Over half of US schools report ‘severe’ or ‘desperate’ bus driver shortage

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BENTONVILLE, Ark. (NewsNation Now) — As COVID-19 vaccine mandates continue to go into effect in several states, some are worried the school bus driver shortage could get even worse if drivers refuse to get the shot. Hundreds of drivers threatened to quit over new vaccine mandates going into effect this week in New York and Connecticut.

As a result, administrators are breathing a sigh of relief that hasn’t happened—yet. In a recent National Association for Pupil Transporation survey, more than half of student-transportation coordinators nationwide described their school bus driver shortage as “severe” or “desperate.”

The nationwide shortage of bus drivers complicated the start of a school year, delaying the start of some schools and forcing school districts to find creative ways to fill vacancies. Many school districts raised the starting pay, paid for training, and offered thousands in signing and retention bonuses.

For example, in New Jersey, one district is offering $23 an hour starting pay. “We’ve had drivers leave our district to go to others that pay more; now we’re hoping some will leave other districts to come to us,” said Kyle Newton, Anderson District 5 spokesperson.

New York Gov. Kathy Hochul pleaded to expedite the licensing process to speed up hiring. And Massachusetts Gov. Charlie Baker activated the National Guard, 90 members currently training to operate transport vans. Schools in Deptford, New Jersey, shifted to early dismissal to get all students home.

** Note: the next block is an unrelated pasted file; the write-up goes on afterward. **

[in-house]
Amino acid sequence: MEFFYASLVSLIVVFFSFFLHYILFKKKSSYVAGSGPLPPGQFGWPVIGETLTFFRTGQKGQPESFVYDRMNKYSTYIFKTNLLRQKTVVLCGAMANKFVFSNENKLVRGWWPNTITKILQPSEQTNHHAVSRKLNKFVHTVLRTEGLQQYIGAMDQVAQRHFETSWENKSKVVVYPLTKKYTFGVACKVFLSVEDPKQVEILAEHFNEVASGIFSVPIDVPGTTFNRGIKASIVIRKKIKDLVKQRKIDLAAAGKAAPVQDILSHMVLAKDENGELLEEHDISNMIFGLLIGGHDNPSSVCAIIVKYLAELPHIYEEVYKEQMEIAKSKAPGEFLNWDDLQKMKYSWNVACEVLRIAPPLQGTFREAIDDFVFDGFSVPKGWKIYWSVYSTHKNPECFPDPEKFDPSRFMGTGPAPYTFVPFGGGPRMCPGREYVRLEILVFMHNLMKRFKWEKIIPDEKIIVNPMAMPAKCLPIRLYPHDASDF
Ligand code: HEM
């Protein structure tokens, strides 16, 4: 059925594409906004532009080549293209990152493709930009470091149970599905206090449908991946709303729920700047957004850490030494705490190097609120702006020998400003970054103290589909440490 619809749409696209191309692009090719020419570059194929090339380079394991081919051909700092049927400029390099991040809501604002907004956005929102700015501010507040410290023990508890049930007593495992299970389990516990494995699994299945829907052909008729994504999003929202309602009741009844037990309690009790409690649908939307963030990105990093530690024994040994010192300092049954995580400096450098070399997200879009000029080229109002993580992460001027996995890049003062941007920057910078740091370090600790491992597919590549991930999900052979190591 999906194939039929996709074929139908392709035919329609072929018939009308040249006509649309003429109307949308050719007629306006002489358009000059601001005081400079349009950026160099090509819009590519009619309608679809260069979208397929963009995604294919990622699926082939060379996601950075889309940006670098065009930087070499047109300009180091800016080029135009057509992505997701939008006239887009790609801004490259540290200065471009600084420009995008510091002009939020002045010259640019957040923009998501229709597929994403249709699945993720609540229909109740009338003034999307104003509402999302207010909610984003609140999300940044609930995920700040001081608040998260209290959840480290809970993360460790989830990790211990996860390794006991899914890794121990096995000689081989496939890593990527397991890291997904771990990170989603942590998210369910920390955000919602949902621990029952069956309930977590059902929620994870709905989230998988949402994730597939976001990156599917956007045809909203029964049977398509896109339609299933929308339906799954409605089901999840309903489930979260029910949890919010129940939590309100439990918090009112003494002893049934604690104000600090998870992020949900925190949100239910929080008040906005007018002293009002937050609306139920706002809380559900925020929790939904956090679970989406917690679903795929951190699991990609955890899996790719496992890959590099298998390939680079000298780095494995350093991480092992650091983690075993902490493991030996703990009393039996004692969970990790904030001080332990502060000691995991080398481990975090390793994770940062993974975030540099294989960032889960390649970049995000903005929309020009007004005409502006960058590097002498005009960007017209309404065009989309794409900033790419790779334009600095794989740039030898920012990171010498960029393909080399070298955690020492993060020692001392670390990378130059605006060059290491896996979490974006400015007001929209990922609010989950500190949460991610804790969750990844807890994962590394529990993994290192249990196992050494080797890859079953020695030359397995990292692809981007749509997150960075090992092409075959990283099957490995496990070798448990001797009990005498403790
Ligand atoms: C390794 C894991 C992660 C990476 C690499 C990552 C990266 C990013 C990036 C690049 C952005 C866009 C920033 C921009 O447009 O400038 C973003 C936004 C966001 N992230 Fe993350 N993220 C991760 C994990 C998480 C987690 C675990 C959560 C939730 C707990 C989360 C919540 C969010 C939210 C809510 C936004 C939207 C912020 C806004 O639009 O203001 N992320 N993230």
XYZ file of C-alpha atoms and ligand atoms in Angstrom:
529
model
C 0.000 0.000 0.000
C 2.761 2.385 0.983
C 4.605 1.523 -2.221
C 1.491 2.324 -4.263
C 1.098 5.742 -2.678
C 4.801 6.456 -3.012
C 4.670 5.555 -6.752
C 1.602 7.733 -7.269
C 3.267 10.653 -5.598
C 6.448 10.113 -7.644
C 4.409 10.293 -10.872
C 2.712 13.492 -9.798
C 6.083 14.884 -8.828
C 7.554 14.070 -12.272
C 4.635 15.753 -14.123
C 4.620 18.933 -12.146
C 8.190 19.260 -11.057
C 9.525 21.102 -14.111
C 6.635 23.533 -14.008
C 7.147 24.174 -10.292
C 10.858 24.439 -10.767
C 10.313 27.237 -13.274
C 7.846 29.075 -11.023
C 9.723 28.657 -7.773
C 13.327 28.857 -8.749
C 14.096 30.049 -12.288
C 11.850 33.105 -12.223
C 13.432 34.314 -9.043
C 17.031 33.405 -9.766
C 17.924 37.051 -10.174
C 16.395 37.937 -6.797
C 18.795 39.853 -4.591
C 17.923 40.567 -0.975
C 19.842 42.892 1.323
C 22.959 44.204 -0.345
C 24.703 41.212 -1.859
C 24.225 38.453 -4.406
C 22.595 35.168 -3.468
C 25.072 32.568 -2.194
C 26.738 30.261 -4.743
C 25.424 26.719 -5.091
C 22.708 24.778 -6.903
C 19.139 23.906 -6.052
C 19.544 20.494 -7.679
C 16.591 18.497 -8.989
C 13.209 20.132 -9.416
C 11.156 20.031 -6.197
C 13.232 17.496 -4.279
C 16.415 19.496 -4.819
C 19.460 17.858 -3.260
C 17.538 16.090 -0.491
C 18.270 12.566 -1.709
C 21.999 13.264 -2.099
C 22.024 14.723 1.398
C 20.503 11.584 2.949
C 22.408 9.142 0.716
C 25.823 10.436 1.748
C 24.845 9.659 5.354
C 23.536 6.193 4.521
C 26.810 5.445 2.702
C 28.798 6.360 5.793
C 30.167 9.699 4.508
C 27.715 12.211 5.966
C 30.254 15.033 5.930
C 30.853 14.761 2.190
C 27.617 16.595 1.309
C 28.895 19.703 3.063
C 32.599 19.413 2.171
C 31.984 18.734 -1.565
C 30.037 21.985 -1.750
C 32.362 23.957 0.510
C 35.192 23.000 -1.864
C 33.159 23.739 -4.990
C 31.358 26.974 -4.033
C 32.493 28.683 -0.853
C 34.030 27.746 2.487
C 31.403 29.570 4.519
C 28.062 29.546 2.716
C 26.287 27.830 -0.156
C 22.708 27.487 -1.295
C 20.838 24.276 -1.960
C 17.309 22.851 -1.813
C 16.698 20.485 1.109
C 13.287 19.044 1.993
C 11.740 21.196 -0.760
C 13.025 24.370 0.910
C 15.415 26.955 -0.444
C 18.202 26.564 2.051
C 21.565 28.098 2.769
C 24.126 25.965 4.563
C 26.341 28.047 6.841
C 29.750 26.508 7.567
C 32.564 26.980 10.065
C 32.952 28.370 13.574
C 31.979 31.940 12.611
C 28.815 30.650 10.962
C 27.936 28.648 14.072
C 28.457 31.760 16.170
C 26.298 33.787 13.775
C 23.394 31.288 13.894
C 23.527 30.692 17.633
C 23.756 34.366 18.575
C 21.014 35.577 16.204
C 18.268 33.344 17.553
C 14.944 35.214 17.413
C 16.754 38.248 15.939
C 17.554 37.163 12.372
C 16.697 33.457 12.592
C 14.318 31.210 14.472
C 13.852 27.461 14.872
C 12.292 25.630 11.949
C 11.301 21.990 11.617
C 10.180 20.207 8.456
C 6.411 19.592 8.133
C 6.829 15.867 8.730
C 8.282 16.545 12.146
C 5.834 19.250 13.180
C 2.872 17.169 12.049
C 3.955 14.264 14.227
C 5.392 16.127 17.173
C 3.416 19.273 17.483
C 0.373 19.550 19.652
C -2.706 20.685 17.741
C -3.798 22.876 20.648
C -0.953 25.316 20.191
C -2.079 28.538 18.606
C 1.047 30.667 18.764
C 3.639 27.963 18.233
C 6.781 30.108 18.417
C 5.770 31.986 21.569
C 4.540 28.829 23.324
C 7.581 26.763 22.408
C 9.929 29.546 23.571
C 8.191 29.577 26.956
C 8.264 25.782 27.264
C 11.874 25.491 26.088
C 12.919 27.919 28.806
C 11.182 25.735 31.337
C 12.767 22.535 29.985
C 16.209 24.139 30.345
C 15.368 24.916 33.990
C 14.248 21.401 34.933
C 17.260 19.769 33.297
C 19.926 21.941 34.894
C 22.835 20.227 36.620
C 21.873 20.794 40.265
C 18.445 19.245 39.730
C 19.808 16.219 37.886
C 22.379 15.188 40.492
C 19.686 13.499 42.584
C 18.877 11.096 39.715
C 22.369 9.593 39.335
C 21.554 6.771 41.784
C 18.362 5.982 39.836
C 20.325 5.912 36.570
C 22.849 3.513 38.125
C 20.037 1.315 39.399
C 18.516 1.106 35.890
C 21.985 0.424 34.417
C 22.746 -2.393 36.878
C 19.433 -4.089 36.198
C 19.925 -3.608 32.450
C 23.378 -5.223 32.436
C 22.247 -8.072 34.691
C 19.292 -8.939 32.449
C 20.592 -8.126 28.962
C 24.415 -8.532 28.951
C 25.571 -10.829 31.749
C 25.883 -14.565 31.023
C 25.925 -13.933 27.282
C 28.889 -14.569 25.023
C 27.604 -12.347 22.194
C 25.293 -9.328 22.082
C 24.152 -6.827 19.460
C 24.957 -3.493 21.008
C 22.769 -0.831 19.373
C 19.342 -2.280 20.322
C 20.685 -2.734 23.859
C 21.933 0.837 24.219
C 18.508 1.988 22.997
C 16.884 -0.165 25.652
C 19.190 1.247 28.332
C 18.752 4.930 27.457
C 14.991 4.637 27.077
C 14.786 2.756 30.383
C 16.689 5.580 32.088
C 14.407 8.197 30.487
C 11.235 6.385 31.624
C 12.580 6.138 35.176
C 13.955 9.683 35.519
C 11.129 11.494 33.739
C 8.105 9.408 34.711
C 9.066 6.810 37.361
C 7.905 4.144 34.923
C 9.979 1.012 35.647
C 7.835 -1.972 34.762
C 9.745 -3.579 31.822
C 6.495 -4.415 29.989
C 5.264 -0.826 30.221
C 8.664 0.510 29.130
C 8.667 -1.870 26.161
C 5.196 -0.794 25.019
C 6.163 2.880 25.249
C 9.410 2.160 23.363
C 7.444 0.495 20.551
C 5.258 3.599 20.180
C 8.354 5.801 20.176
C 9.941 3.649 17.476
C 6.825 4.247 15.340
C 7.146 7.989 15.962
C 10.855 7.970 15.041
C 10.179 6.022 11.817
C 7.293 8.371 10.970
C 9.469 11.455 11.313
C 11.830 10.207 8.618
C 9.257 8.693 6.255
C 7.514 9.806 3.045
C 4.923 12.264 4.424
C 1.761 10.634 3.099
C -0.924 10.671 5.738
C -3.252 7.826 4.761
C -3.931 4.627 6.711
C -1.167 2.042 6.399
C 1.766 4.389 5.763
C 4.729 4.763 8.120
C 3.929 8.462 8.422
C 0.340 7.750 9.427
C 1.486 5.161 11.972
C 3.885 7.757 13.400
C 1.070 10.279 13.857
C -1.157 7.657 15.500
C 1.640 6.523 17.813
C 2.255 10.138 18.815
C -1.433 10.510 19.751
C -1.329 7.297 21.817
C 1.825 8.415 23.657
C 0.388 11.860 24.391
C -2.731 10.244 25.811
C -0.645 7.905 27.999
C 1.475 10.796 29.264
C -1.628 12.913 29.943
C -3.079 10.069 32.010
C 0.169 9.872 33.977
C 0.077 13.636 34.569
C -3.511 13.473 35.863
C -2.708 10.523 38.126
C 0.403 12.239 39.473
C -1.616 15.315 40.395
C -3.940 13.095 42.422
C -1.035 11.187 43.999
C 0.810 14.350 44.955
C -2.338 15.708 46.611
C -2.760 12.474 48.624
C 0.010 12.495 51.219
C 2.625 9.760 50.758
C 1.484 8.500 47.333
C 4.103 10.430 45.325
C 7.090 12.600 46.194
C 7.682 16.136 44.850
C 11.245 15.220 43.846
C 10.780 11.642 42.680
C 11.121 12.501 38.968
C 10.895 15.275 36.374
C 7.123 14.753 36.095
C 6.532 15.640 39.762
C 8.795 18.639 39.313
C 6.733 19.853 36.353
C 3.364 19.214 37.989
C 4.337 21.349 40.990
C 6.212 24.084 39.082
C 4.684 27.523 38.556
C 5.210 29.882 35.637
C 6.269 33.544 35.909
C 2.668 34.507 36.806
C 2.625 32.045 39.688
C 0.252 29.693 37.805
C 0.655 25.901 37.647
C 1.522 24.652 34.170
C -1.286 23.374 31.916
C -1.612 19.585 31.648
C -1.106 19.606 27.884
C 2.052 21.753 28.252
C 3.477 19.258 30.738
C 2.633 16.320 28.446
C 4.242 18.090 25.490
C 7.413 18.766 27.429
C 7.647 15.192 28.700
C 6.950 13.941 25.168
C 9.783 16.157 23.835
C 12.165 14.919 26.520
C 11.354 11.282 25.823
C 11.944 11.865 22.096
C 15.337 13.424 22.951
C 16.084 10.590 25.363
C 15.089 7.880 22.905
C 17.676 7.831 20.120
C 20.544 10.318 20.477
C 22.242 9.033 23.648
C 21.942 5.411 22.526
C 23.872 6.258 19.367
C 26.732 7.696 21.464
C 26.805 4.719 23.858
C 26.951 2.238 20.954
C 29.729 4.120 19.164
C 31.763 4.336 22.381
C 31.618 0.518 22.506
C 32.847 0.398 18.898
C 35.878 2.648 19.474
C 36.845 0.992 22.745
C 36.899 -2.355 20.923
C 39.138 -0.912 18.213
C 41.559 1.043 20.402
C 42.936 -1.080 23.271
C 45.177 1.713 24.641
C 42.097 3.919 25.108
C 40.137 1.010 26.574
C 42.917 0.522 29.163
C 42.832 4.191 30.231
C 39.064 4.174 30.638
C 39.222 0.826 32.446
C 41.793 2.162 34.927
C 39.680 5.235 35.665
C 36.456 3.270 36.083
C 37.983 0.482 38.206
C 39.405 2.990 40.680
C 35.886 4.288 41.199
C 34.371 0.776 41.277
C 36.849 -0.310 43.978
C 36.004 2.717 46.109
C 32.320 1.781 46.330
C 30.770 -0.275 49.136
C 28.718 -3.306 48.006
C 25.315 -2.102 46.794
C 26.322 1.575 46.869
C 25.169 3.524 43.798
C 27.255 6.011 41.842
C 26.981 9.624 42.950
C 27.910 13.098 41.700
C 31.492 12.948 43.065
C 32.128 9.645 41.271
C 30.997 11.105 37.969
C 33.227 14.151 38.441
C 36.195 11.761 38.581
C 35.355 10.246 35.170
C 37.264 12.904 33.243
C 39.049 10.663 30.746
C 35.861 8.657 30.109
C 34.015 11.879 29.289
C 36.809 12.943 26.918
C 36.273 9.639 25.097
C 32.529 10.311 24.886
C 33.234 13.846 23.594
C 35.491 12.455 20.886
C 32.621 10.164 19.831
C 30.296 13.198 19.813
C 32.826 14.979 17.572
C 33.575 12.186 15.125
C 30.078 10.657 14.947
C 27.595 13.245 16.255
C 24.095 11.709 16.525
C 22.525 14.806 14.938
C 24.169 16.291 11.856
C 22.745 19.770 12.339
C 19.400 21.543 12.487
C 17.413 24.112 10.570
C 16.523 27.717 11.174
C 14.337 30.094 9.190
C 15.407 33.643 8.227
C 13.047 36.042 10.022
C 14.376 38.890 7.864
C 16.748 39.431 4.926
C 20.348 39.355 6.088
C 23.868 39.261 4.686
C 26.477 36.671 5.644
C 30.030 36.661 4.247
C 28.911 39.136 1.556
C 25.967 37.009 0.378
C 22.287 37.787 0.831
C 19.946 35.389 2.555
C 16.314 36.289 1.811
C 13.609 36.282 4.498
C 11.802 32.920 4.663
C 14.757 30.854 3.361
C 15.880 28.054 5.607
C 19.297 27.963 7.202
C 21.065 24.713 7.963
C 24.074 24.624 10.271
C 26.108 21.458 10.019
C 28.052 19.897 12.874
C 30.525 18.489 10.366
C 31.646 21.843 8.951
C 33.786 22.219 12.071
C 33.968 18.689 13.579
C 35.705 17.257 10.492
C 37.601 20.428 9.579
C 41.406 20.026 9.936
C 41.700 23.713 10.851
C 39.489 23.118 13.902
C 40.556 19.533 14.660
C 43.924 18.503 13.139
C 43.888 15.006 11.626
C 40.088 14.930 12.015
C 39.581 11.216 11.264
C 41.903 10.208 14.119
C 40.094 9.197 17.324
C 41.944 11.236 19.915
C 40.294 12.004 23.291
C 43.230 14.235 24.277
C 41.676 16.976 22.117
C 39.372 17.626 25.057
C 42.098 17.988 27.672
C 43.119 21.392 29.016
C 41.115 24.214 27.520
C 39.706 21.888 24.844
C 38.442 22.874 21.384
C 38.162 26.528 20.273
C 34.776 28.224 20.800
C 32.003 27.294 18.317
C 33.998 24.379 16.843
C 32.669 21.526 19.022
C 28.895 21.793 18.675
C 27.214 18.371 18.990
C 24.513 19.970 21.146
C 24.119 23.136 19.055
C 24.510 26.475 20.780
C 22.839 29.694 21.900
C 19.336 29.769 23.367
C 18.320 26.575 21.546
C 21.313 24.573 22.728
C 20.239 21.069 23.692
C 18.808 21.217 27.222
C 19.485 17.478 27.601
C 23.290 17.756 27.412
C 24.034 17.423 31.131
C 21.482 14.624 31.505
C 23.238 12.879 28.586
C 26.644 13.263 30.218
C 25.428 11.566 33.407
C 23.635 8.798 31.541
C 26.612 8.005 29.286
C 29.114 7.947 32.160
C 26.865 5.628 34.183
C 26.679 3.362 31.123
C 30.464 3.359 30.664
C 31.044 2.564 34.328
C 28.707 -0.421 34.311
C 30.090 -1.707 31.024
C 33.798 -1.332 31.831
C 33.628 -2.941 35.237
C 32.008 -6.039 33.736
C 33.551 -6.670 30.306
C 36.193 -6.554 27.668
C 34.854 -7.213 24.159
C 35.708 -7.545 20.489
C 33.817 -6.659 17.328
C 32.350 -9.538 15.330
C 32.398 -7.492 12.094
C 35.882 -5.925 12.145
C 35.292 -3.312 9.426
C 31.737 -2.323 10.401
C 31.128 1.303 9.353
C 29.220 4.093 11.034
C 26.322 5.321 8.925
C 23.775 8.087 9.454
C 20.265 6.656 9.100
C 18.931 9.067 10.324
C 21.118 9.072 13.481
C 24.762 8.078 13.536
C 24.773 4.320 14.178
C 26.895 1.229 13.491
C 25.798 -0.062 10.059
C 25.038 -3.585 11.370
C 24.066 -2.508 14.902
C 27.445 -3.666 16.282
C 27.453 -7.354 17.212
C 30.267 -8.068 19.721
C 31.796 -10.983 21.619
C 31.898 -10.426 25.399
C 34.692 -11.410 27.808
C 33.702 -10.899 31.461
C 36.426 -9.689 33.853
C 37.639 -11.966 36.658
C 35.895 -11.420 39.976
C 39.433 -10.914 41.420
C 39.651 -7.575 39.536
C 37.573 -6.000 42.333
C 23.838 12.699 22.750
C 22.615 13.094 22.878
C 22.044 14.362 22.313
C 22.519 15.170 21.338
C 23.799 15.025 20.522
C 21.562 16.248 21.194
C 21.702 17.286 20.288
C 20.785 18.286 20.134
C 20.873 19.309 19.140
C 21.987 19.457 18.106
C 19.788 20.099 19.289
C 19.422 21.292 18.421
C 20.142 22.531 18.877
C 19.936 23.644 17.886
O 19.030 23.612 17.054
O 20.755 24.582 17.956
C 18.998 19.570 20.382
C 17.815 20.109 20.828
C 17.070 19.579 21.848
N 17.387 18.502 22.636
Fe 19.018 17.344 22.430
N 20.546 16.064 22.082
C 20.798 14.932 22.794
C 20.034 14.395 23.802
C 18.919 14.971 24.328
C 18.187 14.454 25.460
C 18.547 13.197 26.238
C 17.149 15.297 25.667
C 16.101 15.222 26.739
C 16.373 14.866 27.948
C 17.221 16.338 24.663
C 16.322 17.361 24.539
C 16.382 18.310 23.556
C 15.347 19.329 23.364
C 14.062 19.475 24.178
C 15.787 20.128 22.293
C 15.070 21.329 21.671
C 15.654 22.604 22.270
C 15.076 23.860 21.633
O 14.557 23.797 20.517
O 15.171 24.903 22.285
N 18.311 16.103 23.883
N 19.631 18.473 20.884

Part of the nationwide scramble to adjust can also be felt in Arkansas. “We have been able to consolidate a few of our routes in order to make it work with our current number of bus drivers, but we have no leeway if someone calls in sick,” said Gravette School District Superintendent Maribel Childress.

“We’re double- and triple-running some of our routes which may cause students to get home later in the evening, but we do want to provide a ride home for any student who needs it,” said Mike McClure, the director of transportation of Fayetteville Public Schools.

The ripple effect is also impacting many after-school sporting events. “Many of those drivers aren’t available until after 4:45, so any of our athletic events that leave earlier, we’re going to have trouble finding a driver to take that,” said Paw Paw Public Schools Superintendent Rick Reo.

School districts face problems. The national average pay for school bus drivers is $17 an hour, and they need a commercial driver’s license, just like a tractor-trailer driver. But on average, truck drivers make $24 an hour, and there’s a shortage of them right now, too. 

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